Scrum is for managers

I’ve been pretty critical of Scrum in the last years and I’ve spotted a trend in the reactions I’ve been getting on my blog posts.

Some people agree and chip in their own ideas as to why Scrum is bad for productivity. Others disagree strongly and give all kinds of reasons why Agile is great for delivery. The first group tends to be predominantly developers and designers. The last group consists mostly of managers, Scrum Masters and Agile coaches.

This fascinates me.

The “builders” seem to hate it, while the “managers” seem to love it. It feels like the closer you are to the actual end product, the more Scrum gets in the way of getting things done.

Back when I was a Project Manager, I was OK with Scrum. It made sense to me and gave me a feeling of productivity and direction. Now that I’m back in a software developer role, I don’t see the point in most Scrum ceremonies. They are counterproductive.

I’m obviously not the only one feeling this way.

Software development is rock’n roll. It’s a chaotic process of experimenting, discovering and learning. We’re studying the problem while figuring out a solution and both of these change constantly. That’s what the PDCA cycle is all about: we can’t know up front. So the “builders” are used to experimenting, messing, refactoring and reordering until a solution emerges. It’s a creative process.

The “managers” tend to look at things with a factory line mentality. There is a step-by-step process and if we can streamline this, we’ll get great results. They will always opt for adapting the process and not for allowing more chaos. They design a flow that feels productive to them. That’s where those awful standardised JIRA workflows come from. It’s an attempt to specify the ultimate software production machine.

Both paradigms are right and wrong. Of course, you can’t mess around until you think it’s done. There are budgets and timings involved. Of course, there is no such thing as “scope” and “functional analysis”. Growing a solution is an organic process.

Builders embrace change and chaos. It’s how they improve things. Managers crave stability and predictability. It’s how they control things.

Scrum is really great at pushing that feeling of predictability. Every two weeks we’ll be 15 story points closer to “done”. It’s a perfect conveyor belt. On one side User Stories go in while on the other working software comes out. It’s tailor-made for managers!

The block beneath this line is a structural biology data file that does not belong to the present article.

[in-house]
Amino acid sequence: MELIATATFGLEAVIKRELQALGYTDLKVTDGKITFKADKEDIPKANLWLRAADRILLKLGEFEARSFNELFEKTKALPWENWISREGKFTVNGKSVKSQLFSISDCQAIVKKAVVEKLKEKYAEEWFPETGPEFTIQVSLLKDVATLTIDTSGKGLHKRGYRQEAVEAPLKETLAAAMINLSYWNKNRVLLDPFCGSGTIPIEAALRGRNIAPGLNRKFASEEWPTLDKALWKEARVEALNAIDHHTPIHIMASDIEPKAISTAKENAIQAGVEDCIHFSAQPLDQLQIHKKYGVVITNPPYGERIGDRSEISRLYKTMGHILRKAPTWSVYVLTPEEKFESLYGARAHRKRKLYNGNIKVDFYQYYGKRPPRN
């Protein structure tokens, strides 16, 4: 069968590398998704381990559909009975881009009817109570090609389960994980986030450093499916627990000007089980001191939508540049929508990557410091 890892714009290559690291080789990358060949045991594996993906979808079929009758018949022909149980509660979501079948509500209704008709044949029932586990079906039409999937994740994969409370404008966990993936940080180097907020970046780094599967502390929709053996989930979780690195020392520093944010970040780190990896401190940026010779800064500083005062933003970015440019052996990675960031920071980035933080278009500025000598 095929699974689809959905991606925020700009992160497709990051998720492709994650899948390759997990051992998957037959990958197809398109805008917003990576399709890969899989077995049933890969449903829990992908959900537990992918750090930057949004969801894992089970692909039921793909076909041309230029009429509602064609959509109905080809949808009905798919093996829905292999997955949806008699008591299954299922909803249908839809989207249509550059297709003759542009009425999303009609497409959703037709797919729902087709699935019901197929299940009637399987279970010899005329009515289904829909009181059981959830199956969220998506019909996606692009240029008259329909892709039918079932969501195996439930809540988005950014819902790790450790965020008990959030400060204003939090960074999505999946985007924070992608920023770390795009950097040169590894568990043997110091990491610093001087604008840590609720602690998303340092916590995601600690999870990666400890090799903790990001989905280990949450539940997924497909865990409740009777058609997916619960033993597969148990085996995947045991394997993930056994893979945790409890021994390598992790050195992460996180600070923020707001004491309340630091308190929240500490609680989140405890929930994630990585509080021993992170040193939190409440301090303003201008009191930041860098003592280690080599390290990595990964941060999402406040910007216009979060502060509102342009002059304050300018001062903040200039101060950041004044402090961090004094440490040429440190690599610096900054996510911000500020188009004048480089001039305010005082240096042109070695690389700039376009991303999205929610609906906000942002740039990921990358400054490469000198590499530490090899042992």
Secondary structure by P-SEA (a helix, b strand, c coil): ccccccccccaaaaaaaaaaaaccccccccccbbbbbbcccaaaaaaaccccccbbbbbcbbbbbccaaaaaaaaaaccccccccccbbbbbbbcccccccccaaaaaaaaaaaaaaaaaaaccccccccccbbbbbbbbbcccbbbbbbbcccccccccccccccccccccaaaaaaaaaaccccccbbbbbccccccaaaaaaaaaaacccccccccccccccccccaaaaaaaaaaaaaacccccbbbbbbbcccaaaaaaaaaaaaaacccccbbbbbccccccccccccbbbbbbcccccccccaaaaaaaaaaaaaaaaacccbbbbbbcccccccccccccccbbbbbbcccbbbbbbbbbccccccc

For builders, this feels like a very naive abstraction. A UX designer that comes up with a great idea for a contact form, will want to implement that on all forms. She just discovered a way to improve the entire product, not just a part of it! For her, the next logical step would be to apply this new insight to all the interfaces. She doesn’t feel that the other forms are ready, even though they were marked as “Done”.

Developers also struggle with these desperate attempts at specification. To feed the factory line, analysts work hard to “run at least one sprint ahead of development”. By the time a dev opens the JIRA ticket, it’s either incomplete or irrelevant because the system has changed. That leads to frustration in the entire team.

The solution to productive software development lies somewhere between pure chaos and strict control. Scrum does not feel like a fair middle ground. It’s framework put in place by managers to try and control the process. We used to call that micro-management.

If we want to benefit from self-organising teams, we’ll have to empower the builders too. We’ll need a workflow that takes into account the chaotic nature of design instead of punishing it. We need something based on discovery rather than analysis.

Lean comes to mind. So does XP. But Scrum? Nah, we’ve tried that one. And half of us doesn’t like it.


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